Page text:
In addition to the IFC's criteria, reform retail obviously has to include expanding the opportunities for your population to get an education at all levels and investing in the logistical infrastructure — roads, ports, telecommunications, and airports — without which no reform retail can take off and collaboration with others is impossible.  Many countries today still have telecommunications systems dominated by state monopolies that make it either too expensive or too slow to get high-speed Internet access and wireless access, and to make cheap long-distance and overseas phone calls.  Without reform retail in your telecom sector, reform retail in the other five areas, while necessary, will not be sufficient.  What is striking about the IFC's criteria is that a lot of people think they are relevant only for Peru and Argentina, but in fact some of the countries that score worst are places like Germany and Italy.  (Indeed, the German government protested some of the findings.)

"When you and I were born," said Luis de la Calle, "our competition [was] our next-door neighbors.  Today our competition is a Japanese or a Frenchman or a Chinese.  You know where you rank very quickly in a flat world … You are now competing with everyone else."  The best talent in a flat world will earn more, he added, "and if you don't measure up, someone will replace you — and it will not be the guy across the street."

If you don't agree, just ask some of the major players.  Craig Barrett, the chairman of Intel, said to me, "With very few exceptions, when you would think about where to site a manufacturing plant, you would think about the cost of labor, transportation, and availability of utilities — that sort of stuff.  The discussion has been expanded today, and so it is no longer where you put your plant but now where do you put your engineering resources, your research and development — where are the most efficient intellectual and other resources relative to cost?  You now have the freedom to make that choice …  Today we can be anywhere.  Anywhere could be part of my supply chain now — Brazil, Vietnam, the Czech Republic, Ukraine.  Many of us are limiting our scope today to a couple of countries for a very simple reason: Some can combine the availability of talent and a market — that is, India, Russia, and China."  But for every country Intel considers going into, added Barrett, he asks himself the same question: "What inherent strength does [the] country bring to the party?  India, Russia — crummy infrastructure, good educational level, you have a bunch of smart folks.  China has a little bit of everything, China has good infrastructure, better than Russia or India.  So if you go to Egypt, what unique capability [does that country have to offer]?  Exceedingly low labor rates, but what is [the] infrastructure and education base?  The Philippines or Malaysia have good literacy rates — you get to employ college grads in your manufacturing line.  They did not have infrastructure, but they had a pool of educated people.  You have got to have something to build on.  When we go to India and are asked about opening plants, we say, 'You don't have infrastructure. Your electricity goes off four times a day.' "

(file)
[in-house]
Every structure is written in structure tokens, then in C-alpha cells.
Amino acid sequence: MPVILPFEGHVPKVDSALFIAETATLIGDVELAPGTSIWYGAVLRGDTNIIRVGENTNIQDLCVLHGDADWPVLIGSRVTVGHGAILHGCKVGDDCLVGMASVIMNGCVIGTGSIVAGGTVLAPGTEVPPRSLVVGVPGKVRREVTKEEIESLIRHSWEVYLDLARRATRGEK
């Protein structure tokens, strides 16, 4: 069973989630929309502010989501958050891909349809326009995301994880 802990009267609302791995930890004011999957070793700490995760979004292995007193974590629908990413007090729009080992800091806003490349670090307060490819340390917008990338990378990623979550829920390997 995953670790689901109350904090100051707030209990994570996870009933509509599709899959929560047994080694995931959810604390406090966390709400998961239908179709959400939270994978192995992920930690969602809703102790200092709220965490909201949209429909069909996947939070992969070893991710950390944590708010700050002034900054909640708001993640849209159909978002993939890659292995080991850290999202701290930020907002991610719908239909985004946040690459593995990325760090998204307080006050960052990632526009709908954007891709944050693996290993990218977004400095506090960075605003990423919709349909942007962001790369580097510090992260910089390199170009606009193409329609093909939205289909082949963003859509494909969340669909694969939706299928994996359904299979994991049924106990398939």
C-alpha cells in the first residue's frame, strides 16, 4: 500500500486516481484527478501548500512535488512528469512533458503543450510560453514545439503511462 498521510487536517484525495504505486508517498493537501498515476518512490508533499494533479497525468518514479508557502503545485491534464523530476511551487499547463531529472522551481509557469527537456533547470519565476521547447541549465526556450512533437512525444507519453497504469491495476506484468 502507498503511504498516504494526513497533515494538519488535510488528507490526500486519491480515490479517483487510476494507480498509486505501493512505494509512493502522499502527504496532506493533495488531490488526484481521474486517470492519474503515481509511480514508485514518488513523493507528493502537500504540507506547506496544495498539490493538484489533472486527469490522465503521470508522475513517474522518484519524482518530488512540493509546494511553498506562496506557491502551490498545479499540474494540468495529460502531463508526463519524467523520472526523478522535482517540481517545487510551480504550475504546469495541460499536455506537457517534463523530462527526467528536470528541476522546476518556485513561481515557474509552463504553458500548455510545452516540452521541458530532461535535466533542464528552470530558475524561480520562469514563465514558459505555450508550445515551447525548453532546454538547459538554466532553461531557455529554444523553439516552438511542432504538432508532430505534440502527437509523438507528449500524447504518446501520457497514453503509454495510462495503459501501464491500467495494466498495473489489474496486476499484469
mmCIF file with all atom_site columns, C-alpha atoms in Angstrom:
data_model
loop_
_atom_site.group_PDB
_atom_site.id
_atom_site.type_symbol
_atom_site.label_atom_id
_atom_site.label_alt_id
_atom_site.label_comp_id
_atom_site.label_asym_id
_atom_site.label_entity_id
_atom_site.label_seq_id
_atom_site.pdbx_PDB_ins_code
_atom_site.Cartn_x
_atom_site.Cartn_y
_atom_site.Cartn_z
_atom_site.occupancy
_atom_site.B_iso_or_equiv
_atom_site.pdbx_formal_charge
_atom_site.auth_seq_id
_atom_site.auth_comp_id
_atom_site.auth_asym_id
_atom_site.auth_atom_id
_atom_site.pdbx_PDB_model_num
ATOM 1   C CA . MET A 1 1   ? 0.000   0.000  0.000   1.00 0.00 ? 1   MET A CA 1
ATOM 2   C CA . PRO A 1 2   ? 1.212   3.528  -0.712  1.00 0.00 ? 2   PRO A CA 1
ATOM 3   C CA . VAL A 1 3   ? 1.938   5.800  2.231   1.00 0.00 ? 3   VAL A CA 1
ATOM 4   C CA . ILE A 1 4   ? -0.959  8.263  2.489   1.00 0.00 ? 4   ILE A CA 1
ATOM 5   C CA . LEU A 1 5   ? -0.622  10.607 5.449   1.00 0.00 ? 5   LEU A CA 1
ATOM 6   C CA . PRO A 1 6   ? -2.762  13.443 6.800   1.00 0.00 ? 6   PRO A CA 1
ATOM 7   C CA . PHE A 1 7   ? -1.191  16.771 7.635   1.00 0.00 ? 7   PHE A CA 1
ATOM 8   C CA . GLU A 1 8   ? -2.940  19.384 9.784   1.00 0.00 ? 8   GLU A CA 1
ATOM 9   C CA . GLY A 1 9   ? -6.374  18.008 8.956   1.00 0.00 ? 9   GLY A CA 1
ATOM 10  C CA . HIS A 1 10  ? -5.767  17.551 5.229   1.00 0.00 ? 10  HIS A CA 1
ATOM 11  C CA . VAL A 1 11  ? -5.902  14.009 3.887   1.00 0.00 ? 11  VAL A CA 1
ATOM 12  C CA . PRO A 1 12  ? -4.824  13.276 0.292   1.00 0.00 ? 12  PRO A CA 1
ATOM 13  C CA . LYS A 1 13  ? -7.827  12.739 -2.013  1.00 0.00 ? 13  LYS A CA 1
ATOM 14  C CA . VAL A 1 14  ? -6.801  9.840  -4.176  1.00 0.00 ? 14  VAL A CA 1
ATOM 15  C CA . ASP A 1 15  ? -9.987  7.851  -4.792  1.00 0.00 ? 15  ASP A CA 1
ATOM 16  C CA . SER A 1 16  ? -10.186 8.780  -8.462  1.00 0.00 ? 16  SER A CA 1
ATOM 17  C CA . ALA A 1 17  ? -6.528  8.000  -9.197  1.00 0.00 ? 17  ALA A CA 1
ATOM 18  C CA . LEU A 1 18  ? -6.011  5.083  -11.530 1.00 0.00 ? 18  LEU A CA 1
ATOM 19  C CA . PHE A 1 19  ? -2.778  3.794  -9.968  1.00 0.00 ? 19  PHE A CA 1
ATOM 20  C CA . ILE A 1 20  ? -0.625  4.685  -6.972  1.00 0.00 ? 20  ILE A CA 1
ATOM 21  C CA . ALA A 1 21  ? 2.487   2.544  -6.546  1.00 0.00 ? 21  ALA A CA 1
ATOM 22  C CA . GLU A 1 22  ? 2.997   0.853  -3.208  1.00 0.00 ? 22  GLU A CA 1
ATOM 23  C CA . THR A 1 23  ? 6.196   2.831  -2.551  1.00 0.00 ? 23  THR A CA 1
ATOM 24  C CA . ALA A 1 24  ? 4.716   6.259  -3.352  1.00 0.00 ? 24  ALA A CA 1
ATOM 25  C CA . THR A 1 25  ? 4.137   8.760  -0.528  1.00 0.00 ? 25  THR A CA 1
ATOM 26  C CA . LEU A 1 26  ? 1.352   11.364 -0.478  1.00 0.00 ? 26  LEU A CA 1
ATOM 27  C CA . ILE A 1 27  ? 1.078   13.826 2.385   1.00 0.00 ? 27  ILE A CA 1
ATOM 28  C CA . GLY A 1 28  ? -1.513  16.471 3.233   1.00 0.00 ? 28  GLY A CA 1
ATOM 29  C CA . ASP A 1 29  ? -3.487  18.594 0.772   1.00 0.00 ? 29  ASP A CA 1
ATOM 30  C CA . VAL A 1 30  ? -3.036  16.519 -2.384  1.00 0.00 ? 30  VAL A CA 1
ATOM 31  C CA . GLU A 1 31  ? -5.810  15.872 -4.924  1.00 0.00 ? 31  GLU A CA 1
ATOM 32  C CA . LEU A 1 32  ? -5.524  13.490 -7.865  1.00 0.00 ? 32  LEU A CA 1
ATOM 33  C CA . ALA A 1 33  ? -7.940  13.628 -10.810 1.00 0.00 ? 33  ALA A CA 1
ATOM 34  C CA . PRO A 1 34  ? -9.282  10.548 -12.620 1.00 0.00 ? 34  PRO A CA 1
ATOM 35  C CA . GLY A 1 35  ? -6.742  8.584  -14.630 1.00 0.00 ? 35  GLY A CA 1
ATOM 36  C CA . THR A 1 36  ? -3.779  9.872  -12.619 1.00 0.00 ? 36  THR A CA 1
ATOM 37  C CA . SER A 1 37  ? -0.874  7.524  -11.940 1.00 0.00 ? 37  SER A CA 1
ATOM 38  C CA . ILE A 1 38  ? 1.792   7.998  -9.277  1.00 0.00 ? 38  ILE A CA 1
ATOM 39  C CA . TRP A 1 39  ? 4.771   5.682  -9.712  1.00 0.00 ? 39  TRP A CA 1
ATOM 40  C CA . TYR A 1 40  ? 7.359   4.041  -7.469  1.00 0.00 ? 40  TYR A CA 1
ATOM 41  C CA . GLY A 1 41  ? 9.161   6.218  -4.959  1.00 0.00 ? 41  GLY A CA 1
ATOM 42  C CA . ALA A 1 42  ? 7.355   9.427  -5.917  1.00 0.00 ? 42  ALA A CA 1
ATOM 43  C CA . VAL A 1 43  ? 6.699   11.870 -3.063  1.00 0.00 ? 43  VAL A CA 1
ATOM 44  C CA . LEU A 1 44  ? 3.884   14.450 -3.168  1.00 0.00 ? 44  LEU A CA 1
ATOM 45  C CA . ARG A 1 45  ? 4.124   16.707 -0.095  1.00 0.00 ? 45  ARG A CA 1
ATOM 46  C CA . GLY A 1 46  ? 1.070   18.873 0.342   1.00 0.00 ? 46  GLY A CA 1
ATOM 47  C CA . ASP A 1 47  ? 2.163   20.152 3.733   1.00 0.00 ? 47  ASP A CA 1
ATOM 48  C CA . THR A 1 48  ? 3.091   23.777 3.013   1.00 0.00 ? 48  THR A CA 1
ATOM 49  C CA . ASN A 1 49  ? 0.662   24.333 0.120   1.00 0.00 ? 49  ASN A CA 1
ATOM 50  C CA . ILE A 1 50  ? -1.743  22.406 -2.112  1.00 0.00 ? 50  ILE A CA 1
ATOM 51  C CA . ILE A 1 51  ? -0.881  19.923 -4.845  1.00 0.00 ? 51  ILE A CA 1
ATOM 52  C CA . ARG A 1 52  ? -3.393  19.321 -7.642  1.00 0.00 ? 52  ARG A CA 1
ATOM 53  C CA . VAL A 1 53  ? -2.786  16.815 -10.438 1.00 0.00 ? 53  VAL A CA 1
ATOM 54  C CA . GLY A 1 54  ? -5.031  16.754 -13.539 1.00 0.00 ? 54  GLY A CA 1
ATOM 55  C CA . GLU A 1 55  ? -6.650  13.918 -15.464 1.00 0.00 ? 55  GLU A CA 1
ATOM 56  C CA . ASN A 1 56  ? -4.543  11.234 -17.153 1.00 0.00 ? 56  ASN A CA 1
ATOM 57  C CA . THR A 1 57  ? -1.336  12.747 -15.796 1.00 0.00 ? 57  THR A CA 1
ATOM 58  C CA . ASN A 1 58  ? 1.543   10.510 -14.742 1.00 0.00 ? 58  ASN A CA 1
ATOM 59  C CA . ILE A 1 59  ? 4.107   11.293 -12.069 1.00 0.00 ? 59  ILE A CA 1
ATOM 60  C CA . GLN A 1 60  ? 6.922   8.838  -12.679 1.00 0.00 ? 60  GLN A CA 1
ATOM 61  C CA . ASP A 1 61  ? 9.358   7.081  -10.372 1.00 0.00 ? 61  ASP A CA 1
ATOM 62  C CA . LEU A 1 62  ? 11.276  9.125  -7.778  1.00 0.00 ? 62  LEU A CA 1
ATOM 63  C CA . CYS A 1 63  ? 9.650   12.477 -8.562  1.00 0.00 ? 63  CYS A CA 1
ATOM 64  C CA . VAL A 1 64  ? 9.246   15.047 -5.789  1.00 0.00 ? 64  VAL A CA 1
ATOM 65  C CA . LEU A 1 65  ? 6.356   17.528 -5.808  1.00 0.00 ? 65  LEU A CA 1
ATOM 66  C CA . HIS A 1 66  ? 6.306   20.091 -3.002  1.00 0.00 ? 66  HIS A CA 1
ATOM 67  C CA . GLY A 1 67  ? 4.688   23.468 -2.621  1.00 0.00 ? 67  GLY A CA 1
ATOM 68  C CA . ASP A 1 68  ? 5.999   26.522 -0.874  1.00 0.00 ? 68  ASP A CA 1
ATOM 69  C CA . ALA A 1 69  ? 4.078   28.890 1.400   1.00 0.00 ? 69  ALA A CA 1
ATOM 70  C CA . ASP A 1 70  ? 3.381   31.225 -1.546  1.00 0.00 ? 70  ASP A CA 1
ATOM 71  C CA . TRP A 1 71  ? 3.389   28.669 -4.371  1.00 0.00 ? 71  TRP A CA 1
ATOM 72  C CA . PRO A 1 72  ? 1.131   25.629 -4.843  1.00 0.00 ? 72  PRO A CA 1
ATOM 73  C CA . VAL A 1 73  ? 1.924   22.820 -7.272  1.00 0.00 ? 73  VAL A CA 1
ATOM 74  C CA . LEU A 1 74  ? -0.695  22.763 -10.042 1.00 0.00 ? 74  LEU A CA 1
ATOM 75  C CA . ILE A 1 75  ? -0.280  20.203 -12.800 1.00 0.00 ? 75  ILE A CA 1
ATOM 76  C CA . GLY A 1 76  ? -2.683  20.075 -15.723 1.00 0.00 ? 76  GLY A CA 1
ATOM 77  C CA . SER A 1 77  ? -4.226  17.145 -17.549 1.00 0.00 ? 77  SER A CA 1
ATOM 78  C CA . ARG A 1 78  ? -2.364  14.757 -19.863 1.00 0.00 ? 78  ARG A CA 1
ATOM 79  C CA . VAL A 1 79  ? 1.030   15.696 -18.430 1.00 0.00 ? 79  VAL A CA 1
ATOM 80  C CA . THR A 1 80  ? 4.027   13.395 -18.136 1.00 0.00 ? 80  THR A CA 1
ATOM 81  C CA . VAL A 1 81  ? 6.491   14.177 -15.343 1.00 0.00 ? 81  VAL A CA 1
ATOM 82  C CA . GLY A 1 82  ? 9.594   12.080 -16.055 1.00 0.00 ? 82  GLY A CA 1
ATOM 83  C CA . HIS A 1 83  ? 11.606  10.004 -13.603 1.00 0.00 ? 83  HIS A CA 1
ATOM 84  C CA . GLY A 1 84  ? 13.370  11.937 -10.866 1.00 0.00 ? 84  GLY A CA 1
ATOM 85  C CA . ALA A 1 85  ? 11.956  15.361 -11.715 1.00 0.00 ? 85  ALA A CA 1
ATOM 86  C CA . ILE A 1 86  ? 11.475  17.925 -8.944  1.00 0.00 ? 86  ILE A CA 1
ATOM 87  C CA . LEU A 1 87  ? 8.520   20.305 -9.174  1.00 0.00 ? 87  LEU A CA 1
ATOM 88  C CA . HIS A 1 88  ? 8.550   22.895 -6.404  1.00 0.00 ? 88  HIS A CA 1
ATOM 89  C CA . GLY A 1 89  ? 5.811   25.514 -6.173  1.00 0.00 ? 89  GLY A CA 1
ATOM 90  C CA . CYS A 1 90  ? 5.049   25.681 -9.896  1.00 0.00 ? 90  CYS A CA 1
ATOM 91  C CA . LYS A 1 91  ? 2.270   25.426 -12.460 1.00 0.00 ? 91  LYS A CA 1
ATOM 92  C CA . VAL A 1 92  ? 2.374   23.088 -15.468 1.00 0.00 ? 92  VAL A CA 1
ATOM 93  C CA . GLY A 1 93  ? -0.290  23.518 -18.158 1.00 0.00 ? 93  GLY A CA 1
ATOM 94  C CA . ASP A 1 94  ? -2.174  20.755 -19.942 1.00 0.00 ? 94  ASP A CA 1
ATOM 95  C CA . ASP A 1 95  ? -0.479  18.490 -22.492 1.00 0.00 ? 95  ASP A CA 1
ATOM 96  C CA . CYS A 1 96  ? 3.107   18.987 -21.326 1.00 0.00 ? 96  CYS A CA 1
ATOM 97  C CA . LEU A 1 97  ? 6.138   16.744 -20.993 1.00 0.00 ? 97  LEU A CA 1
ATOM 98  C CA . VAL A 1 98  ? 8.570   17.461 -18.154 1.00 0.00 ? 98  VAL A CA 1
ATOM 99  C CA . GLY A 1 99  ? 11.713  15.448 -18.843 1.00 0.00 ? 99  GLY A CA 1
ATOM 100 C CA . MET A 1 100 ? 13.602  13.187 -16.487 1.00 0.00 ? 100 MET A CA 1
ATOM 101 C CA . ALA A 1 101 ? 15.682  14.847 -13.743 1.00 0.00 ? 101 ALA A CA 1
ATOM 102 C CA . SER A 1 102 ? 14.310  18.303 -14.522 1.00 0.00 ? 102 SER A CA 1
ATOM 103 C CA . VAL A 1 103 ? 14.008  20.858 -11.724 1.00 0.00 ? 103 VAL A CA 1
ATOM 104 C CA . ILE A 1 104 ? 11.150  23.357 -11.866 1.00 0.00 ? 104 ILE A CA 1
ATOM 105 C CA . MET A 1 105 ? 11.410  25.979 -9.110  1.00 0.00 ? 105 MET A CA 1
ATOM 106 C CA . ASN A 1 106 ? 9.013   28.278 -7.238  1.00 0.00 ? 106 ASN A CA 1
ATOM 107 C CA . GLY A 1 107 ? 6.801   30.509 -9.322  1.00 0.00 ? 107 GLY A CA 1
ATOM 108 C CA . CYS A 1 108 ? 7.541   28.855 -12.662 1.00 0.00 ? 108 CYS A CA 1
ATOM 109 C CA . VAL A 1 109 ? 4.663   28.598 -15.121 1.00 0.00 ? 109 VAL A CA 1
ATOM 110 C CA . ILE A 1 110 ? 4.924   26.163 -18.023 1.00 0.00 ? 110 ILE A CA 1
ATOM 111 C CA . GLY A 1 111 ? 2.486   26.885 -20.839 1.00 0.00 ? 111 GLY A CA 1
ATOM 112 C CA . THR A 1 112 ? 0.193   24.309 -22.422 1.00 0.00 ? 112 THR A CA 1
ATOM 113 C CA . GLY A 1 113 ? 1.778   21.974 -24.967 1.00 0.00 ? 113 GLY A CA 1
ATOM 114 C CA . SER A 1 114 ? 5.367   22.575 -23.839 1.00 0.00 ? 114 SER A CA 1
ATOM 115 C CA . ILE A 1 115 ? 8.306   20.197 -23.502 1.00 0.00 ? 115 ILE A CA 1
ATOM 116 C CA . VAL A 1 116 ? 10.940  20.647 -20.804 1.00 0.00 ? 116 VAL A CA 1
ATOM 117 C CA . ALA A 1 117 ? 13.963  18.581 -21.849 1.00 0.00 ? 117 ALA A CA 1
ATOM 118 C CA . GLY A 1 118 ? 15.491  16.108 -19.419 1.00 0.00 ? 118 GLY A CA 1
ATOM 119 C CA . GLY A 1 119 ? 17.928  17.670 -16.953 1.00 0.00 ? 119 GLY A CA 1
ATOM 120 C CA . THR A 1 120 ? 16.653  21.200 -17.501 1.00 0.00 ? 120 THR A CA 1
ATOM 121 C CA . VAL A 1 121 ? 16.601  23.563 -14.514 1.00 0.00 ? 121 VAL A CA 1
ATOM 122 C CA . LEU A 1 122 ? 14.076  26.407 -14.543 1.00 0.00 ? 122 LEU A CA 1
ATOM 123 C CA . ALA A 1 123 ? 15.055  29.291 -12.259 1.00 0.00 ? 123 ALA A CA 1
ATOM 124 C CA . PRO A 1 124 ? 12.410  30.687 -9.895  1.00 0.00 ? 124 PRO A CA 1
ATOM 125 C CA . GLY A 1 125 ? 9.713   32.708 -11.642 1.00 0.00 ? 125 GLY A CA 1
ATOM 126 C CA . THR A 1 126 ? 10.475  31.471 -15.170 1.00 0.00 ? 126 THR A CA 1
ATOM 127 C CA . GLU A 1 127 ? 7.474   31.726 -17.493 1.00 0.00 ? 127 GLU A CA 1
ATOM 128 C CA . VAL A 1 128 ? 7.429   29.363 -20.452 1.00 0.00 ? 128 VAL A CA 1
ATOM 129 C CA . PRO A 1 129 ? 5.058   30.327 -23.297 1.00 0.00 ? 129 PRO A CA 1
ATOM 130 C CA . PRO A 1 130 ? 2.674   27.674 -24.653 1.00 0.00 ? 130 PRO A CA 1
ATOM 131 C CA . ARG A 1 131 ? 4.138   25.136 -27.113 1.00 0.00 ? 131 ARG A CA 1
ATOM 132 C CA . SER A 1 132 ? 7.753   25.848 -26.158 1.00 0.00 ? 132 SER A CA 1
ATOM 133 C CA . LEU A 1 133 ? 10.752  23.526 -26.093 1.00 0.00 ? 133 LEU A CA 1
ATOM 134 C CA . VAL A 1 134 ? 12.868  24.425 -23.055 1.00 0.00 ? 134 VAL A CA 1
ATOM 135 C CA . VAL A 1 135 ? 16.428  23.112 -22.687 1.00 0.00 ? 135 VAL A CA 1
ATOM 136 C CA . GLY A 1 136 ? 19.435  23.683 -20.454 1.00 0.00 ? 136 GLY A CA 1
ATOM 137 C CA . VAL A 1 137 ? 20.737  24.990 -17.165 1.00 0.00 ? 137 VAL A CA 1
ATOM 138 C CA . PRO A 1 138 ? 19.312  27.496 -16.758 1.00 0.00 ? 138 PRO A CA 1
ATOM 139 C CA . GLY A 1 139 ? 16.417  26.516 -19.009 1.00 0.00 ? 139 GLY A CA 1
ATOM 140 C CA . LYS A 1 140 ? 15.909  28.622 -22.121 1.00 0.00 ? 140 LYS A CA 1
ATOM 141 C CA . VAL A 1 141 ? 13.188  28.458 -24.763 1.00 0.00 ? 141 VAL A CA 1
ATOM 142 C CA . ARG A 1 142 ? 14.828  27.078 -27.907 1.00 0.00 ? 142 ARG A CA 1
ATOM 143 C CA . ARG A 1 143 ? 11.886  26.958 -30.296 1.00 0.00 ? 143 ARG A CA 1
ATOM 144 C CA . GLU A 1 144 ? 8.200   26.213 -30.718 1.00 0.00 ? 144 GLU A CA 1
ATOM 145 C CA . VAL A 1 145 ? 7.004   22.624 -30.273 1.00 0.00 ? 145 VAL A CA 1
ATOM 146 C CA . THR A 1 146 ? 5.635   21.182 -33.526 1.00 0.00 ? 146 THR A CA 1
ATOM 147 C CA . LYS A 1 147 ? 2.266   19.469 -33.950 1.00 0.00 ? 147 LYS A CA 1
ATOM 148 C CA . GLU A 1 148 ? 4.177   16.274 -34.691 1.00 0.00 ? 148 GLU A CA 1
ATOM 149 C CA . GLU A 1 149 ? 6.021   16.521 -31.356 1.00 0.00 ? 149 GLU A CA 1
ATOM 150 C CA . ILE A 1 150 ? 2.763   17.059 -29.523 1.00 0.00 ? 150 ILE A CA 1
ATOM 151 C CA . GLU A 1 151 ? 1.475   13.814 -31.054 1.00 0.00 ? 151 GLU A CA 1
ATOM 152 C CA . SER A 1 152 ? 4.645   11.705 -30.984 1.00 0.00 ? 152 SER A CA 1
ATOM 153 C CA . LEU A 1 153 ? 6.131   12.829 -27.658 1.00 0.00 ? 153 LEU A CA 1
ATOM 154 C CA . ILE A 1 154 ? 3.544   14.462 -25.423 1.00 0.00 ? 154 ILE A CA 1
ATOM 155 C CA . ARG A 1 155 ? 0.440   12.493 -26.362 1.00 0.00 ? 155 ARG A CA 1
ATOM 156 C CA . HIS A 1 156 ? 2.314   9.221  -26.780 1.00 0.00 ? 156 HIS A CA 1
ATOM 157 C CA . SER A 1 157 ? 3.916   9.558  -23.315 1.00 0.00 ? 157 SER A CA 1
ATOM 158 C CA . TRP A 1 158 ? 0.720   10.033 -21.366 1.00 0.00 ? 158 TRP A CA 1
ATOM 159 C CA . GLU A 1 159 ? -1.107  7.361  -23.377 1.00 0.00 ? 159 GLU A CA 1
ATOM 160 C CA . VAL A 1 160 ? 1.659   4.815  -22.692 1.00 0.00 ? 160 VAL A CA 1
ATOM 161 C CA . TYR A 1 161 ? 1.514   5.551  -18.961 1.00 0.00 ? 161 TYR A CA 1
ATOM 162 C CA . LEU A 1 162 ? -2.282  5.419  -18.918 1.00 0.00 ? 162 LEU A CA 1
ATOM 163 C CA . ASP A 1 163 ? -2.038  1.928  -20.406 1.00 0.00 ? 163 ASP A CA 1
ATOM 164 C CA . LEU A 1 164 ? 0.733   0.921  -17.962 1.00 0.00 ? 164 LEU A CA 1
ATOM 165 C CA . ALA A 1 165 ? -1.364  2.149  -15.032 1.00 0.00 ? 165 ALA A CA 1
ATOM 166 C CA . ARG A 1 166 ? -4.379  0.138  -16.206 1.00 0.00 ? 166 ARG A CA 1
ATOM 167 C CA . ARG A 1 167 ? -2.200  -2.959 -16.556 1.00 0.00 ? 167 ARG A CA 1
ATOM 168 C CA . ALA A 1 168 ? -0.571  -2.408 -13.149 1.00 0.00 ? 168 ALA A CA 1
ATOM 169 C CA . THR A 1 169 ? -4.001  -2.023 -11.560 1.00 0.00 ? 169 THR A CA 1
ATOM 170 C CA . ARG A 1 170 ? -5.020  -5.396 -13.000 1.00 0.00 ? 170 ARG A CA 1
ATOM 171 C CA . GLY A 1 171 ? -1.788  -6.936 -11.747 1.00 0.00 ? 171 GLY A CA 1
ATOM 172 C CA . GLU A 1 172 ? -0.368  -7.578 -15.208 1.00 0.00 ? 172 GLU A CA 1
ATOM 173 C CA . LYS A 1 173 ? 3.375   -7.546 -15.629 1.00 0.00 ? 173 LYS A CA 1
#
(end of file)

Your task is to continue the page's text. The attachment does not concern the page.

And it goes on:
Added John Chambers, the CEO of Cisco Systems, which uses a global supply chain to build the routers that run the Internet and is constantly being wooed to invest in one country or another, "The jobs are going to go where the best-educated workforce is with the most competitive infrastructure and environment for creativity and supportive government.  It is inevitable.  And by definition those people will have the best standard of living.  This may or may not be the countries who led the Industrial Revolution."